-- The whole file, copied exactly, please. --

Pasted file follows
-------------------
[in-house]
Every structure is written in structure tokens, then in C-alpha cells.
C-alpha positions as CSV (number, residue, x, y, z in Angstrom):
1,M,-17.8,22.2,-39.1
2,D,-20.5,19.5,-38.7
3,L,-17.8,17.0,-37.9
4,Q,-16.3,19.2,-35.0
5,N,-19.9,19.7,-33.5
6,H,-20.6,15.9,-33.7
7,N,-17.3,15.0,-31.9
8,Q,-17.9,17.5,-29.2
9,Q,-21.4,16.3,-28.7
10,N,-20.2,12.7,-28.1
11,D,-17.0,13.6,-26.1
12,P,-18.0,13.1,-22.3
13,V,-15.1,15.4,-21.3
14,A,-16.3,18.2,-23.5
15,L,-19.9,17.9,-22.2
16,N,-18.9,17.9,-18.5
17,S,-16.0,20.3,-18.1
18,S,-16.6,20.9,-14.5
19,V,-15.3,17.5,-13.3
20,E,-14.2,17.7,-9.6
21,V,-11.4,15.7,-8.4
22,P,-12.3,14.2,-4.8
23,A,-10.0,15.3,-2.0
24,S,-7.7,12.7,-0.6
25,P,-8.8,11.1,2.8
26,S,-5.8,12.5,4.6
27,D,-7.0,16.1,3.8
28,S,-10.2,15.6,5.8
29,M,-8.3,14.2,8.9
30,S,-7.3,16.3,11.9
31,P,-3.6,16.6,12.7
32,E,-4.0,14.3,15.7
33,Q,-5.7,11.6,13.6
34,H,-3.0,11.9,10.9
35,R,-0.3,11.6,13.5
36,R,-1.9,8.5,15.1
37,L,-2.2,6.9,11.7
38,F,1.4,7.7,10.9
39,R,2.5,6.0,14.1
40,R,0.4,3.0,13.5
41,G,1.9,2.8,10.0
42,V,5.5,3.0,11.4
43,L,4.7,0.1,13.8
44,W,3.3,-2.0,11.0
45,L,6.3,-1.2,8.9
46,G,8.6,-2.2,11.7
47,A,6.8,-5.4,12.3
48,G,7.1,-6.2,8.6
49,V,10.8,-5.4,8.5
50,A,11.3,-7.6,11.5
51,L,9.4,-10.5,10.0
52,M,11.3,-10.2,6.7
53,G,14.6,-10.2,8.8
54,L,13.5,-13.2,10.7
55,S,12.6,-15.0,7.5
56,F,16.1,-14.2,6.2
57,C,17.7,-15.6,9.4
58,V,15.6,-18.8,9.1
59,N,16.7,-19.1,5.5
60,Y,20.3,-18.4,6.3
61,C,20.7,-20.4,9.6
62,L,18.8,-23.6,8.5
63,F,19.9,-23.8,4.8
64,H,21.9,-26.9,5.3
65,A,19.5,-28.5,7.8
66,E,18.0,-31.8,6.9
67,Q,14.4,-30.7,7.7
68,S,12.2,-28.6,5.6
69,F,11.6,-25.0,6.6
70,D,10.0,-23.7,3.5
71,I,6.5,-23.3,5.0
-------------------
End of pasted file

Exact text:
[in-house]
Every structure is written in structure tokens, then in C-alpha cells.
C-alpha positions as CSV (number, residue, x, y, z in Angstrom):
1,M,-17.8,22.2,-39.1
2,D,-20.5,19.5,-38.7
3,L,-17.8,17.0,-37.9
4,Q,-16.3,19.2,-35.0
5,N,-19.9,19.7,-33.5
6,H,-20.6,15.9,-33.7
7,N,-17.3,15.0,-31.9
8,Q,-17.9,17.5,-29.2
9,Q,-21.4,16.3,-28.7
10,N,-20.2,12.7,-28.1
11,D,-17.0,13.6,-26.1
12,P,-18.0,13.1,-22.3
13,V,-15.1,15.4,-21.3
14,A,-16.3,18.2,-23.5
15,L,-19.9,17.9,-22.2
16,N,-18.9,17.9,-18.5
17,S,-16.0,20.3,-18.1
18,S,-16.6,20.9,-14.5
19,V,-15.3,17.5,-13.3
20,E,-14.2,17.7,-9.6
21,V,-11.4,15.7,-8.4
22,P,-12.3,14.2,-4.8
23,A,-10.0,15.3,-2.0
24,S,-7.7,12.7,-0.6
25,P,-8.8,11.1,2.8
26,S,-5.8,12.5,4.6
27,D,-7.0,16.1,3.8
28,S,-10.2,15.6,5.8
29,M,-8.3,14.2,8.9
30,S,-7.3,16.3,11.9
31,P,-3.6,16.6,12.7
32,E,-4.0,14.3,15.7
33,Q,-5.7,11.6,13.6
34,H,-3.0,11.9,10.9
35,R,-0.3,11.6,13.5
36,R,-1.9,8.5,15.1
37,L,-2.2,6.9,11.7
38,F,1.4,7.7,10.9
39,R,2.5,6.0,14.1
40,R,0.4,3.0,13.5
41,G,1.9,2.8,10.0
42,V,5.5,3.0,11.4
43,L,4.7,0.1,13.8
44,W,3.3,-2.0,11.0
45,L,6.3,-1.2,8.9
46,G,8.6,-2.2,11.7
47,A,6.8,-5.4,12.3
48,G,7.1,-6.2,8.6
49,V,10.8,-5.4,8.5
50,A,11.3,-7.6,11.5
51,L,9.4,-10.5,10.0
52,M,11.3,-10.2,6.7
53,G,14.6,-10.2,8.8
54,L,13.5,-13.2,10.7
55,S,12.6,-15.0,7.5
56,F,16.1,-14.2,6.2
57,C,17.7,-15.6,9.4
58,V,15.6,-18.8,9.1
59,N,16.7,-19.1,5.5
60,Y,20.3,-18.4,6.3
61,C,20.7,-20.4,9.6
62,L,18.8,-23.6,8.5
63,F,19.9,-23.8,4.8
64,H,21.9,-26.9,5.3
65,A,19.5,-28.5,7.8
66,E,18.0,-31.8,6.9
67,Q,14.4,-30.7,7.7
68,S,12.2,-28.6,5.6
69,F,11.6,-25.0,6.6
70,D,10.0,-23.7,3.5
71,I,6.5,-23.3,5.0